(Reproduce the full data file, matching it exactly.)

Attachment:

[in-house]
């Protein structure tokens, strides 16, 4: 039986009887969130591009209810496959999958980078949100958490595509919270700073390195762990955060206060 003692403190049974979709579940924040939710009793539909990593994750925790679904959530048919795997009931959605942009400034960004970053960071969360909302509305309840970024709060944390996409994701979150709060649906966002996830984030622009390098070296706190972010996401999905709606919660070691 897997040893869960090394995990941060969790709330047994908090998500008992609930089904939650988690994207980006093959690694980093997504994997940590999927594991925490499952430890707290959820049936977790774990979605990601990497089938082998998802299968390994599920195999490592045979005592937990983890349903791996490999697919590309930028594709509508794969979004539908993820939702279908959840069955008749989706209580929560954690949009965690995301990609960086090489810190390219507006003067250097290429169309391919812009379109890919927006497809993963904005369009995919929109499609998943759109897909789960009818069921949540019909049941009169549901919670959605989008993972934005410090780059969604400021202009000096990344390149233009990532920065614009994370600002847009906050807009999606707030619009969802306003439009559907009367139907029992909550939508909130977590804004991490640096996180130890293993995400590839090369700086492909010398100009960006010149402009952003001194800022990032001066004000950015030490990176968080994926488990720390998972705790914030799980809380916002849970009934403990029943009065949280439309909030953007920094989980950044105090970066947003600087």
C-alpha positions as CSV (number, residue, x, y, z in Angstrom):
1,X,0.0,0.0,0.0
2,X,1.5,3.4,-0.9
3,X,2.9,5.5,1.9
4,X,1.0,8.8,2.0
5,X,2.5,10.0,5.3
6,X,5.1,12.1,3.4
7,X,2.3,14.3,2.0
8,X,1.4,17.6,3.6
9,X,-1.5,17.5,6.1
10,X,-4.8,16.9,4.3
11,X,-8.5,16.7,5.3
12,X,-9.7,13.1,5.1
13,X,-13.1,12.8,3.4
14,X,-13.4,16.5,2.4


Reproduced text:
[in-house]
């Protein structure tokens, strides 16, 4: 039986009887969130591009209810496959999958980078949100958490595509919270700073390195762990955060206060 003692403190049974979709579940924040939710009793539909990593994750925790679904959530048919795997009931959605942009400034960004970053960071969360909302509305309840970024709060944390996409994701979150709060649906966002996830984030622009390098070296706190972010996401999905709606919660070691 897997040893869960090394995990941060969790709330047994908090998500008992609930089904939650988690994207980006093959690694980093997504994997940590999927594991925490499952430890707290959820049936977790774990979605990601990497089938082998998802299968390994599920195999490592045979005592937990983890349903791996490999697919590309930028594709509508794969979004539908993820939702279908959840069955008749989706209580929560954690949009965690995301990609960086090489810190390219507006003067250097290429169309391919812009379109890919927006497809993963904005369009995919929109499609998943759109897909789960009818069921949540019909049941009169549901919670959605989008993972934005410090780059969604400021202009000096990344390149233009990532920065614009994370600002847009906050807009999606707030619009969802306003439009559907009367139907029992909550939508909130977590804004991490640096996180130890293993995400590839090369700086492909010398100009960006010149402009952003001194800022990032001066004000950015030490990176968080994926488990720390998972705790914030799980809380916002849970009934403990029943009065949280439309909030953007920094989980950044105090970066947003600087």
C-alpha positions as CSV (number, residue, x, y, z in Angstrom):
1,X,0.0,0.0,0.0
2,X,1.5,3.4,-0.9
3,X,2.9,5.5,1.9
4,X,1.0,8.8,2.0
5,X,2.5,10.0,5.3
6,X,5.1,12.1,3.4
7,X,2.3,14.3,2.0
8,X,1.4,17.6,3.6
9,X,-1.5,17.5,6.1
10,X,-4.8,16.9,4.3
11,X,-8.5,16.7,5.3
12,X,-9.7,13.1,5.1
13,X,-13.1,12.8,3.4
14,X,-13.4,16.5,2.4